Penman No. 304: Revisiting the Print

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Penman for Monday, May 28, 2018

 

I usually reserve my weekends for truly enjoyable things, like rummaging through Japanese surplus shops or just driving down south for a hearty lunch of steaming bulalo cooled off by fresh buko juice, but there was one event a couple of Saturdays ago that I wasn’t going to miss for the world.

This was “Tirada,” the 50thanniversary retrospective show of the Association of Pinoyprintmakers (A/P, formerly known as the Philippine Association of Printmakers, or PAP) at the CCP. I recently wrote about this group when I brought up my obscure and distant past as a printmaker in the early 1970s, when I’d just stepped out of martial-law prison and was looking for something to do while I didn’t have a real job.

I turned to printmaking for a couple of years to help support myself, and those times at the PAP studio-headquarters on Jorge Bocobo Street in Ermita turned out to be one of the most instructive and wonderful periods of my life, as I immersed myself in the intricacies—and the backbreaking labors—of printmaking.

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(With Pinoy printmakers Benjie Cabrera, Jess Flores, Bencab, and Egay Fernandez at the AP retrospective.)

Despite its long and glorious history, printmaking remains misunderstood and underappreciated by many. The fact that printmakers will often make multiple copies of the same work seems to debase the value of the work in the eyes of art buyers looking for something totally unique, like an oil painting. But printmaking’s great contribution to art was precisely its democratization, by making art accessible to many, beginning with the engravings that illustrated old books and newspapers and lent visual credence to literature and journalism. Prints also adorned books on anatomy, horticulture, geography, and astronomy, among others, without which science could not have progressed.

It was an imaginative step to move from the print as functional appendage to the print as an art form in itself, and many artists took that step because it offered a fascinating alternative, with its own fresh challenges, to the sometimes staid art of painting. Prints require a heavily physical and tactile engagement with one’s tools and materials, like sculpture, working with plates, inks, papers, and presses.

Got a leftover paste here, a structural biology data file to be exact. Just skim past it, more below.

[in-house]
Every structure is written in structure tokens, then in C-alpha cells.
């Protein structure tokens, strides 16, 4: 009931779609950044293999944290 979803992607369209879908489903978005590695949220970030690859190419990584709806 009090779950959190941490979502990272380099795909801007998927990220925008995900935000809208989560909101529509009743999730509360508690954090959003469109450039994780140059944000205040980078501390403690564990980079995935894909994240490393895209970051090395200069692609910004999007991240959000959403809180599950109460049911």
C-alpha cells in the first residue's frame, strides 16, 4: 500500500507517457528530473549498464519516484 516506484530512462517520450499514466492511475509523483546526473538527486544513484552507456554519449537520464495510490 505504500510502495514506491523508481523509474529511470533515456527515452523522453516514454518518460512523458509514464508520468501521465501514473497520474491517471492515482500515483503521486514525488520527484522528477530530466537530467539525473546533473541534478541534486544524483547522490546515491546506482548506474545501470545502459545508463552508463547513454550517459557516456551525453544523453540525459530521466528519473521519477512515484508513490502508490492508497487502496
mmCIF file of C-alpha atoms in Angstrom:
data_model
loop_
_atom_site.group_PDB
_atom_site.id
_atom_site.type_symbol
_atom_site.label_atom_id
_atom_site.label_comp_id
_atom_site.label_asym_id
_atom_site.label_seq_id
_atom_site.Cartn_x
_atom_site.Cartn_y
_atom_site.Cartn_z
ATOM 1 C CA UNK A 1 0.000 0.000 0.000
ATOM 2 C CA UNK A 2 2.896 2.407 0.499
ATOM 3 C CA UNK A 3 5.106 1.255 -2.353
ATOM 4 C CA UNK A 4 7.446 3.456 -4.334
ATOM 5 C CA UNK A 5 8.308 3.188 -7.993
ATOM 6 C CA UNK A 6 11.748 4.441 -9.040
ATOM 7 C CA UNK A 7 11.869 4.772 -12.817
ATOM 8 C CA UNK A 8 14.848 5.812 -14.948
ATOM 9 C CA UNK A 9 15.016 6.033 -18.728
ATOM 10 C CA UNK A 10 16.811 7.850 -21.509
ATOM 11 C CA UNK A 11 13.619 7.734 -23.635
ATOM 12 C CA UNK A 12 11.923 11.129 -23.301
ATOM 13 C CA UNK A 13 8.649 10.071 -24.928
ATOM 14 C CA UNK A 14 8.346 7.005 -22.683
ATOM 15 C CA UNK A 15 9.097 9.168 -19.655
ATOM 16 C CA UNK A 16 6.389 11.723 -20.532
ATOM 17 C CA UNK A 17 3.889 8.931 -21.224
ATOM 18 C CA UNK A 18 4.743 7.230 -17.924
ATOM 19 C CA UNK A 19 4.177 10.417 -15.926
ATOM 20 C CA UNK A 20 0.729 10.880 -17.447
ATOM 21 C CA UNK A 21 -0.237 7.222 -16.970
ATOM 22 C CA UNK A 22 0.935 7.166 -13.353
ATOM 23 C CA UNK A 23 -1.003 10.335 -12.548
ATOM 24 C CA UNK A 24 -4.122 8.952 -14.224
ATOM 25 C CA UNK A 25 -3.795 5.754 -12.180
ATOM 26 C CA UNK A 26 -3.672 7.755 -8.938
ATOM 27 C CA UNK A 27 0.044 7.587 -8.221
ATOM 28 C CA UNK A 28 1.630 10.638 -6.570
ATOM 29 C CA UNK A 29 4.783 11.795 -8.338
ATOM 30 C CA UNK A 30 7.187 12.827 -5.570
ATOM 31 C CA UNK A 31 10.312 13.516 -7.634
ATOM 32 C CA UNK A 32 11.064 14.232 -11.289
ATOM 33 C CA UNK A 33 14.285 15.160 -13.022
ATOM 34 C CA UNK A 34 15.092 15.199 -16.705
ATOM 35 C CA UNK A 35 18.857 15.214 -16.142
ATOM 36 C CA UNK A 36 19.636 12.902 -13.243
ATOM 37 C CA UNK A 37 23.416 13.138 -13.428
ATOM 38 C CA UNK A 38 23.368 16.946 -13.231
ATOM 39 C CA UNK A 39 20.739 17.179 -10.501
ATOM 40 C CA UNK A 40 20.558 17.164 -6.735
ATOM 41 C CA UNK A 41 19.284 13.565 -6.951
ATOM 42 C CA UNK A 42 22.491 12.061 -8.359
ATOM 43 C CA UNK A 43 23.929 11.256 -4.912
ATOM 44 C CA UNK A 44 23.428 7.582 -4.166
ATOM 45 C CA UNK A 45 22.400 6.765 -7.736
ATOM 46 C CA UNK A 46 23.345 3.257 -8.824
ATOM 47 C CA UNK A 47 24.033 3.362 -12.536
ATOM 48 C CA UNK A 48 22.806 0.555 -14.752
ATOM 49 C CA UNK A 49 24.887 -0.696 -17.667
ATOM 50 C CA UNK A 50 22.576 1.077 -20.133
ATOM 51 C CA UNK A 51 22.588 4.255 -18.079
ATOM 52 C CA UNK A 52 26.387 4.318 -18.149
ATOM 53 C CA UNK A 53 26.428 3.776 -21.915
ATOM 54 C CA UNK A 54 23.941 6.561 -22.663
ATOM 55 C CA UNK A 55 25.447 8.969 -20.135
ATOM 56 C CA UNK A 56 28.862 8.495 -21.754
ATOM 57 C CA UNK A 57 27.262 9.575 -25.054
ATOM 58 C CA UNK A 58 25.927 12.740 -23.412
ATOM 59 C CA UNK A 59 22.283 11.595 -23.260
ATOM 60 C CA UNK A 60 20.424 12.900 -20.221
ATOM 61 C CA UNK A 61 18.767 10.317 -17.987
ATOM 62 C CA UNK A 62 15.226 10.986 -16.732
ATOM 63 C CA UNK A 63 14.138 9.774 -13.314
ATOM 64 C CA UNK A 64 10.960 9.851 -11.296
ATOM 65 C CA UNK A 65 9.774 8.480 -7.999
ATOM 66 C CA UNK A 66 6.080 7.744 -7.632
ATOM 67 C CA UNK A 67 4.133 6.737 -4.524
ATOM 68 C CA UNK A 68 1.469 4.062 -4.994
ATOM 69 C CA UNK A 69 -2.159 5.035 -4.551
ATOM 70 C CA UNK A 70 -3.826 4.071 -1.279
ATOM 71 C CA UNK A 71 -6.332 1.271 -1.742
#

Back in the PAP days—employing techniques that hadn’t changed much since Durer and Rembrandt used them centuries ago—we drew designs on zinc plates coated with an asphalt “ground,” soaked them in nitric acid which ate away the designs, cleaned and inked the plates, then rolled them onto paper under enormous pressures to produce etchings. (Today printmakers use polymer plates, not metal—a technique I’ve yet to learn, not having touched a burin or engraver’s tool in over 40 years. The Japanese, of course, used wood, and others use linoleum and stone for their material.)

The PAP was formed in 1968, led by such pioneers as Manuel Rodriguez, Sr. By the time I found my way to Jorge Bocobo five years later, its regulars included the likes of Orly Castillo, Manolito Mayo, Fil de la Cruz, Jess Flores, Joel Soliven, Rhoda Recto, Petite Calaguas, Benjie Cabrera, Fernando Modesto, Bing del Rosario, and Emet Valente. Some days I’d watch Bencab and Tiny Nuyda at work, or just listen to their banter, which was just as valuable to the salingpusaI was, eager for a whiff of the artistic life (I would become a full-time writer a few years down the road).